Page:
## anonymous 5 years ago the half-life of plutonium-239 is 24,100 years what is its initial amount if after 1000 years its amount is 2.1 grams?

1. anonymous

2.4g I'll explain in a minute.

2. anonymous

Sorry, 2.04g

3. anonymous

This is exponential decay. The rate of growth or decay in something undergoing this kind of change is in proportion to itself. That is,$\frac{dN}{dt} =n^2N$where I've written n^2 as the constant of proportionality to emphasize it's magnitude (we can worry about signs later). You solve this type of equation as$\frac{dN}{N}=n^2dt \rightarrow \int\limits_{}^{}\frac{dN}{N}=\int\limits_{}{}n^2dt \rightarrow \ln N=n^2t + c$

4. anonymous

Exponentiate both sides to get$N=e^{n^2t+c}=e^ce^{n^2t}=Ce^{n^2t}$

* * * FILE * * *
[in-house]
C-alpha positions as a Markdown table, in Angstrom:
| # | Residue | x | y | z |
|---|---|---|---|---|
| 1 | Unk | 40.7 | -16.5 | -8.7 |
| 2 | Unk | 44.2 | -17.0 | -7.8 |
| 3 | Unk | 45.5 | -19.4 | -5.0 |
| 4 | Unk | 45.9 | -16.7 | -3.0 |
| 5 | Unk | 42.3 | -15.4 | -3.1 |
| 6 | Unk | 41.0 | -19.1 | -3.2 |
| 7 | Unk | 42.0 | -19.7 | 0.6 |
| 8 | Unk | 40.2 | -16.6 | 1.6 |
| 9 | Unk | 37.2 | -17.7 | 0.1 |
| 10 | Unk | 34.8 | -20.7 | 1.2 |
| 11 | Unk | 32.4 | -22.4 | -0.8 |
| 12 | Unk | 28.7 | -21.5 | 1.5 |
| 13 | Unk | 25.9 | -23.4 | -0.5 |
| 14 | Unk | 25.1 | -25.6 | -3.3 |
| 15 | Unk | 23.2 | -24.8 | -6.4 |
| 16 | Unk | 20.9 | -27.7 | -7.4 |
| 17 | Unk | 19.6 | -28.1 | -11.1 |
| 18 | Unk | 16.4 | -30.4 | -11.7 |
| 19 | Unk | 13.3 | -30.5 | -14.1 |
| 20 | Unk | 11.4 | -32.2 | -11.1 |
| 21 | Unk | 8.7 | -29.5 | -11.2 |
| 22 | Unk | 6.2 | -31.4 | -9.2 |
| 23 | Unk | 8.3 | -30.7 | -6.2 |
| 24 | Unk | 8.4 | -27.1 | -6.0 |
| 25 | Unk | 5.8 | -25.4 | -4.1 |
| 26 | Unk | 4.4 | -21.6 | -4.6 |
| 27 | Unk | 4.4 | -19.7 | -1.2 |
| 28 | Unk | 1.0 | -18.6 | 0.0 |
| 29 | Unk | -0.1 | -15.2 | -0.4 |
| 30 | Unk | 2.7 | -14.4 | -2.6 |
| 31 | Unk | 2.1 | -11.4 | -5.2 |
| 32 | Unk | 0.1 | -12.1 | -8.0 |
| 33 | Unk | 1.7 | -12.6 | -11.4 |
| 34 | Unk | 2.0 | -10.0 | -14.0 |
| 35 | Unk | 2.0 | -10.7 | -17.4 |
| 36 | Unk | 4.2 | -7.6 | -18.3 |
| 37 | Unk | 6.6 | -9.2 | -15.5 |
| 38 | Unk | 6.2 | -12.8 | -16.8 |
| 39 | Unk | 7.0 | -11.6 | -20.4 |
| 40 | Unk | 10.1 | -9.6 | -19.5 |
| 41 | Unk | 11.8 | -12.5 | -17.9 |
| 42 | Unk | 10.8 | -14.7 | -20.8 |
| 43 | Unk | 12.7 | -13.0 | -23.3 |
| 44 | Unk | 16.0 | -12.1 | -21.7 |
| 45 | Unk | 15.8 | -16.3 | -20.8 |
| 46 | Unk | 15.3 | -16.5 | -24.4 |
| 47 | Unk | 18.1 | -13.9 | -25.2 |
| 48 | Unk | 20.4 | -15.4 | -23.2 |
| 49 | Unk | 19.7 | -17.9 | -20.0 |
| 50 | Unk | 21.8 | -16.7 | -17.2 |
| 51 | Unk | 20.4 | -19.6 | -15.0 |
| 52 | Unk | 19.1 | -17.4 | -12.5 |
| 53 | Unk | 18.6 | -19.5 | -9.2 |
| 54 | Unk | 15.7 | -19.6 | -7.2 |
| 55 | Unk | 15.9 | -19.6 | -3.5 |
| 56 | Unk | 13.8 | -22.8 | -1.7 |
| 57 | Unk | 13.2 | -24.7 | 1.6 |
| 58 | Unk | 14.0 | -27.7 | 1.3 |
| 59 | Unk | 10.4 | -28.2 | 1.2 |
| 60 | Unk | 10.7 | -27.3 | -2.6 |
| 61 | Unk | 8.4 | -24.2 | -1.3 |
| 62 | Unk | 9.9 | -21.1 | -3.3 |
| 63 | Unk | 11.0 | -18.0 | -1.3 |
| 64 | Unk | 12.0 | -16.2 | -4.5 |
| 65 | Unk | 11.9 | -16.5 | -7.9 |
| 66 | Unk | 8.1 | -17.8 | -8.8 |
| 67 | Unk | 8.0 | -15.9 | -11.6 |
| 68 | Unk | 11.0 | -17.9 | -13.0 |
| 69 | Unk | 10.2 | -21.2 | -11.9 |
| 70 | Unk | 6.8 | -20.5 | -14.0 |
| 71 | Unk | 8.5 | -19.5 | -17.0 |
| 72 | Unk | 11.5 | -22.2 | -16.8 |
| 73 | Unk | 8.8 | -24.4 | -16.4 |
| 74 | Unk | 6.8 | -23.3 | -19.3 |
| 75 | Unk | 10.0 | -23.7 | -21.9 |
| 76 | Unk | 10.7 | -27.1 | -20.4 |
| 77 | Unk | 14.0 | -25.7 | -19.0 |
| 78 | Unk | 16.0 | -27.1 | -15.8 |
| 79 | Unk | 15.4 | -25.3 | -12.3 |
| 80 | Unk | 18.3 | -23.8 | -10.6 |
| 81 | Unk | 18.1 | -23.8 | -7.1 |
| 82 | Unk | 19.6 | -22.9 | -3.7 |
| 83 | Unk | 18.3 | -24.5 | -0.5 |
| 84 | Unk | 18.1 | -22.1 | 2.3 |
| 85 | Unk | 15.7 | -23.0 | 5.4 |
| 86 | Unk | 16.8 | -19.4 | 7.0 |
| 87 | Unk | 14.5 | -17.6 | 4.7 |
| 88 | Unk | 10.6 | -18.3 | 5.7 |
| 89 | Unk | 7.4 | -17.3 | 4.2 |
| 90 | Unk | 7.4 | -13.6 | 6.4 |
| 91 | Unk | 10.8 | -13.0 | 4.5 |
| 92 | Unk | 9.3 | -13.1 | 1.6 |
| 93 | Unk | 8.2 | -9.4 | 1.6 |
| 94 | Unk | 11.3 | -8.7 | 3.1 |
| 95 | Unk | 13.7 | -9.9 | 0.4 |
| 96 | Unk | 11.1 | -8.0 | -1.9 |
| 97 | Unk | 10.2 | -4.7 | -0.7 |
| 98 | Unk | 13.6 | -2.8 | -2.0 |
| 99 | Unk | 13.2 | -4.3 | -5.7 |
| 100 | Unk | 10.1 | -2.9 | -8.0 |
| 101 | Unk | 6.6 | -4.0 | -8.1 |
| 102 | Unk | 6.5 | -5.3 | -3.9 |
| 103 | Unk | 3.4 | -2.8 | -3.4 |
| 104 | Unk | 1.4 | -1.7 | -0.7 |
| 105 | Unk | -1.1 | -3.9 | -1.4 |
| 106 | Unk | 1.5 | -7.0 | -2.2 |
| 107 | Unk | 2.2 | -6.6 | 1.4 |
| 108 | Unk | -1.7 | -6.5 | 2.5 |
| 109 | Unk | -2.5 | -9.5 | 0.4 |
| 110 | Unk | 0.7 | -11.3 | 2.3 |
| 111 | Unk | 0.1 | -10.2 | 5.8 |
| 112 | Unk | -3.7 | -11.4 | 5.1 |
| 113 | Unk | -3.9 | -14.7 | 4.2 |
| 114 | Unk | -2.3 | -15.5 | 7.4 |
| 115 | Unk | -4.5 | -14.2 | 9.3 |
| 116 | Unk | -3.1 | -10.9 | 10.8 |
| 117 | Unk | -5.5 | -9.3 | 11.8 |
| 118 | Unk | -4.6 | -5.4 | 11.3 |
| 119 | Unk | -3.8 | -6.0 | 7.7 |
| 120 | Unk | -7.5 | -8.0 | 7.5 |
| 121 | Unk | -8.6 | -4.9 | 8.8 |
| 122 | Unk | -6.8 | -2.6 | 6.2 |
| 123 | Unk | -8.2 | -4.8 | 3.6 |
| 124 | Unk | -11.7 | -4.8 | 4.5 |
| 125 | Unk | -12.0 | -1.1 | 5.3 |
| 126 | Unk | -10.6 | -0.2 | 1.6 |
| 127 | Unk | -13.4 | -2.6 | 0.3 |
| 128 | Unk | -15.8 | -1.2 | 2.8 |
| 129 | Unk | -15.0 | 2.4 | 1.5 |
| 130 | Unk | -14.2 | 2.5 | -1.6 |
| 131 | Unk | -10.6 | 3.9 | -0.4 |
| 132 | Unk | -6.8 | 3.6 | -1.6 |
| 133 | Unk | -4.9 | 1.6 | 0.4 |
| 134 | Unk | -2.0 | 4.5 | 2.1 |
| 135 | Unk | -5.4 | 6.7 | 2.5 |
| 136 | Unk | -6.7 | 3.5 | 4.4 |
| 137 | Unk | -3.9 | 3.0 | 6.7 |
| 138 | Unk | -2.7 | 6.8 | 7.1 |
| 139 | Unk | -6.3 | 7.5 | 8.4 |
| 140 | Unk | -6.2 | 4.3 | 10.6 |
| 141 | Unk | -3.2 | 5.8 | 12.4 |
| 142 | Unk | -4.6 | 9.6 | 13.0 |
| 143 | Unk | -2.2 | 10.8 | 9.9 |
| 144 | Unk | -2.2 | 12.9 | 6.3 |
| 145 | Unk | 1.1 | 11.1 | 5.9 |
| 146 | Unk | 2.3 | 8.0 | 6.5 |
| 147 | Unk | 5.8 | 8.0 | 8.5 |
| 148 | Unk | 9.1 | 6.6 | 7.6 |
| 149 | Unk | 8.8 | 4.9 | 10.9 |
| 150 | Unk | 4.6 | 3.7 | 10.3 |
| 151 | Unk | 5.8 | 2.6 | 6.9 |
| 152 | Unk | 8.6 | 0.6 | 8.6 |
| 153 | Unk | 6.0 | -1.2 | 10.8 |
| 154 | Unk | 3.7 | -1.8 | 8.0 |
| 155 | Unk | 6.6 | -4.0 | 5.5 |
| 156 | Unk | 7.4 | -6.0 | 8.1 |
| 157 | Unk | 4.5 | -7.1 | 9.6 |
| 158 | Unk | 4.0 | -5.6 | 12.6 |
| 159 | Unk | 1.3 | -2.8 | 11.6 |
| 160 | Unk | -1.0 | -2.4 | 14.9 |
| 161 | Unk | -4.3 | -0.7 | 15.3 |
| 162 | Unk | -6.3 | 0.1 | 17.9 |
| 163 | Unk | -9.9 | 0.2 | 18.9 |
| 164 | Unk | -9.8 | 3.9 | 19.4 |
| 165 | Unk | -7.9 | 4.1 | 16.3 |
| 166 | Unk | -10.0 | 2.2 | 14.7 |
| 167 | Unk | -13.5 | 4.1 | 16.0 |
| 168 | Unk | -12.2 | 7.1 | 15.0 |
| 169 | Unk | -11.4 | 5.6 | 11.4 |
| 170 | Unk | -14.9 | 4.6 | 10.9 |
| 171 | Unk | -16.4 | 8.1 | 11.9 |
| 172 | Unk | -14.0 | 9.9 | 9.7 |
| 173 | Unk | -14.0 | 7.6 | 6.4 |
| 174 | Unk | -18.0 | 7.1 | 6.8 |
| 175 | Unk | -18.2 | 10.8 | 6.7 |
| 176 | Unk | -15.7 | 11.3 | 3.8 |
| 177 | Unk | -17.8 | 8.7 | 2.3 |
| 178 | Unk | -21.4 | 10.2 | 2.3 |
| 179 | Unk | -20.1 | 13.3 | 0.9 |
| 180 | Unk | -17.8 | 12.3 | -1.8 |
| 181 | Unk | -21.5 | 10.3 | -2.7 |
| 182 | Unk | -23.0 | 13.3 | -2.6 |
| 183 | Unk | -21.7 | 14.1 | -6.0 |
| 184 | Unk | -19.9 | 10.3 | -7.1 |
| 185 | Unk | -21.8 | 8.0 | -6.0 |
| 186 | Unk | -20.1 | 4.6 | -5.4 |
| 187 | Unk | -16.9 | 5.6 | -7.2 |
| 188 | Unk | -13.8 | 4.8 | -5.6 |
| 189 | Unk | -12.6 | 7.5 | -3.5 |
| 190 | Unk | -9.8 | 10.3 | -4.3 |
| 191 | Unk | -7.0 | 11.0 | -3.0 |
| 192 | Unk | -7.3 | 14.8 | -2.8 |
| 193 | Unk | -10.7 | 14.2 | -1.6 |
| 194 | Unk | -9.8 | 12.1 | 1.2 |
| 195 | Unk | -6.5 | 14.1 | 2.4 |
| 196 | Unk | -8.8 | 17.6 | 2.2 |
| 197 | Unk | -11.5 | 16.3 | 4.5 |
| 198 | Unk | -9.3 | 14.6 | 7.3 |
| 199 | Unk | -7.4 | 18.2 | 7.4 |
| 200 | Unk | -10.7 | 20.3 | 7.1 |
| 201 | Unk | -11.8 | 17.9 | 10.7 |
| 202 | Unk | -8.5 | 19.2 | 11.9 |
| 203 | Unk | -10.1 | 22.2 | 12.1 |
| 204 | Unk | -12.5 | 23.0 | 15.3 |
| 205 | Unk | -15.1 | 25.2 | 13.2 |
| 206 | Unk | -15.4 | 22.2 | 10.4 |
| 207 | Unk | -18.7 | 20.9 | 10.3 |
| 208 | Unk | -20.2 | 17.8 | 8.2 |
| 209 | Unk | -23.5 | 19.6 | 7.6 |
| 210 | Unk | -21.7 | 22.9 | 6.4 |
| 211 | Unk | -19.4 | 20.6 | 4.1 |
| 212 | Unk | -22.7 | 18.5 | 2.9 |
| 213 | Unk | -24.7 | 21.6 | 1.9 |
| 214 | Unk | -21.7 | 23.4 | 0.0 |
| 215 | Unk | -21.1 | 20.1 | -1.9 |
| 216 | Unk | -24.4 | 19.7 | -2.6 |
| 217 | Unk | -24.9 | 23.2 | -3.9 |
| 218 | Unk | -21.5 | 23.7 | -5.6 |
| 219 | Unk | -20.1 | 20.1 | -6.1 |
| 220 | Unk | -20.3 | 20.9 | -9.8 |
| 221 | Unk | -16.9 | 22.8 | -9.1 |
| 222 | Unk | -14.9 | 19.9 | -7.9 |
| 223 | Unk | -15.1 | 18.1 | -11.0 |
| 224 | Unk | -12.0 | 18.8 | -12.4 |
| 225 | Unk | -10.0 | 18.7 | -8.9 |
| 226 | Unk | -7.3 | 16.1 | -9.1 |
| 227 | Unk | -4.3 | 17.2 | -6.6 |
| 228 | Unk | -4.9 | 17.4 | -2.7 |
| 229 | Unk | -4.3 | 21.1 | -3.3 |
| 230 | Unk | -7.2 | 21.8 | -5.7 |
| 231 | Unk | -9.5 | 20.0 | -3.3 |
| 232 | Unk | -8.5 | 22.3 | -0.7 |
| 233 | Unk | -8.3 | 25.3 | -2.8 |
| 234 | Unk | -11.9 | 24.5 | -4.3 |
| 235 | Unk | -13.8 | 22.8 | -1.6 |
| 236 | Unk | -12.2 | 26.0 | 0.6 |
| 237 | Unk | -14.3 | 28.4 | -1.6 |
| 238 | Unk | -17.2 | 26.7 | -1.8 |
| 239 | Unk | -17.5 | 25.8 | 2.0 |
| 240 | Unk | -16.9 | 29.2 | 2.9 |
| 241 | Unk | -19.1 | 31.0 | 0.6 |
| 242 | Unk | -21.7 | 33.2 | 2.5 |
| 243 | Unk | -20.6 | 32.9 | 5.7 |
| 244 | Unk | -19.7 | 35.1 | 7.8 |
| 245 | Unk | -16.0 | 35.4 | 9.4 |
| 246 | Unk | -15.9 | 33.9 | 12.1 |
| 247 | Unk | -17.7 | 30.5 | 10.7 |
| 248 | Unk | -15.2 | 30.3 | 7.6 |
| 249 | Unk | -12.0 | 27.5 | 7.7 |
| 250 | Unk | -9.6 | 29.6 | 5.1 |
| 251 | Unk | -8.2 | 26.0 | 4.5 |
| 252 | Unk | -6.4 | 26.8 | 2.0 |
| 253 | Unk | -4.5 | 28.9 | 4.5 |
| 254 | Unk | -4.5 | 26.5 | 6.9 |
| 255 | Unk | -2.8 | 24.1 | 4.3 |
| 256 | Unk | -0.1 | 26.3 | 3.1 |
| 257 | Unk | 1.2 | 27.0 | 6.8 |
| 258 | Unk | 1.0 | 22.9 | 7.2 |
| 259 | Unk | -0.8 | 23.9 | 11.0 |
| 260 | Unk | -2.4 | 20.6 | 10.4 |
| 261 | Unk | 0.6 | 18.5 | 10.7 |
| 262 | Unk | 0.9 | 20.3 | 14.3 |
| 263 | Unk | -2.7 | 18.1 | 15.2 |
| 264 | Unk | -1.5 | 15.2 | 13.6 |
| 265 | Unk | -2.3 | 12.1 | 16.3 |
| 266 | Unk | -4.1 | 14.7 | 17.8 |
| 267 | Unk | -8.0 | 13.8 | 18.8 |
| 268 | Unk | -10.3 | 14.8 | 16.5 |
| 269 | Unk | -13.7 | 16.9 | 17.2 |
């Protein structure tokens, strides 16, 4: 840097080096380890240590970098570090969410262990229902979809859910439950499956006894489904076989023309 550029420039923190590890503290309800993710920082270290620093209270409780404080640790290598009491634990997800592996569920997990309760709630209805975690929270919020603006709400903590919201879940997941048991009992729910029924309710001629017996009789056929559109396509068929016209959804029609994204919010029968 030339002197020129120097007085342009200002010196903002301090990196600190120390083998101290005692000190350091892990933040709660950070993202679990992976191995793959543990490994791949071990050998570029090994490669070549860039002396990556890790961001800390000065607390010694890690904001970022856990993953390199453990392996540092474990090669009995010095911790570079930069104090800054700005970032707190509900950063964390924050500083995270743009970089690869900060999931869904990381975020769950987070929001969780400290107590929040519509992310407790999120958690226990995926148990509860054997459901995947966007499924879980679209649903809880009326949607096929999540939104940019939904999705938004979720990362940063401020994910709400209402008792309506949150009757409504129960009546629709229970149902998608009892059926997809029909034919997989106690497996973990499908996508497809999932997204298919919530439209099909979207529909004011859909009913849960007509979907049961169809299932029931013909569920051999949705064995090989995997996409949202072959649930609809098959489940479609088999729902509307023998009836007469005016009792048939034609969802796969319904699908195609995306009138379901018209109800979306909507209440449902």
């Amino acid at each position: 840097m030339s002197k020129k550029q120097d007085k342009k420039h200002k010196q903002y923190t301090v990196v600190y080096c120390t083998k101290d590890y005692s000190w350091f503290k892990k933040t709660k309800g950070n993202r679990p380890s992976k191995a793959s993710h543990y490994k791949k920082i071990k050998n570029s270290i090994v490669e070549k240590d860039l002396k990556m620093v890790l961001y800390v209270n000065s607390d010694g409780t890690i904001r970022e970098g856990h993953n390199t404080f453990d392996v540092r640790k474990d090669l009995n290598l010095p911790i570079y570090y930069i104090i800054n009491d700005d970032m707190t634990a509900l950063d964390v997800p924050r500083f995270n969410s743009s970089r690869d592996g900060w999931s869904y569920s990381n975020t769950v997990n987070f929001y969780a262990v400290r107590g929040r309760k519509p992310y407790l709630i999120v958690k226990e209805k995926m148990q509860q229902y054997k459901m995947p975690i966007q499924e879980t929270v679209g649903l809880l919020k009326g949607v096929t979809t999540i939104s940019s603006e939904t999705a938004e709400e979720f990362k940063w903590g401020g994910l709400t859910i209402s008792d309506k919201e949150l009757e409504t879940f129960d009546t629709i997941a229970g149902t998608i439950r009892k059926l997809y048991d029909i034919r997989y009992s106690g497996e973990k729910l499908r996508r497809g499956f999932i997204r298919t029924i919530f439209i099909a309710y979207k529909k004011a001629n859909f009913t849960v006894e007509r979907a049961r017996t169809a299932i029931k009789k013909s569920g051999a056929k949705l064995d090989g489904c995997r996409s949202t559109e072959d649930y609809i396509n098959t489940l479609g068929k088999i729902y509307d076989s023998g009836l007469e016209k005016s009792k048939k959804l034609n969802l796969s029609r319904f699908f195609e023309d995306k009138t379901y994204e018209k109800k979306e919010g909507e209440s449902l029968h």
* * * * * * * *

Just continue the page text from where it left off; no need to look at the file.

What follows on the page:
5. anonymous

When t=0, the equation is N(0)=C, so C is the initial amount. Also, when t=24100 years, half of the initial substance is gone, so at this time,$\frac{1}{2}N(0)=N(0)e^{n^2(24,100)} \rightarrow \frac{1}{2}=e^{n^2(24,100)}$take the natural log of both sides to solve for n^2:$\ln \frac{1}{2}=n^2(24100)yr \rightarrow n^2=\frac{\ln 1/2}{24100yr}=-\frac{\ln 2}{24000}$

6. anonymous

So your equation for the amount of plutonium-239 at time t is:$N(t)=2.1 e^{-\frac{\ln 2}{24100yr}t} grams$where t is in years.

7. anonymous

For t=1000 years,$N(1000)=2.1 e^{-\ln 2/24100yr \times 1000yr}g \approx 2.04g$

8. anonymous

Okay?

9. anonymous

There's a typo. above -> 24000 should be 24100.

10. anonymous

thanks

11. anonymous

np

12. anonymous

Is this your first time here?

13. anonymous

yes

14. anonymous

We like to be thanked in fan points ;) There should be a link next to my name, "Become a fan".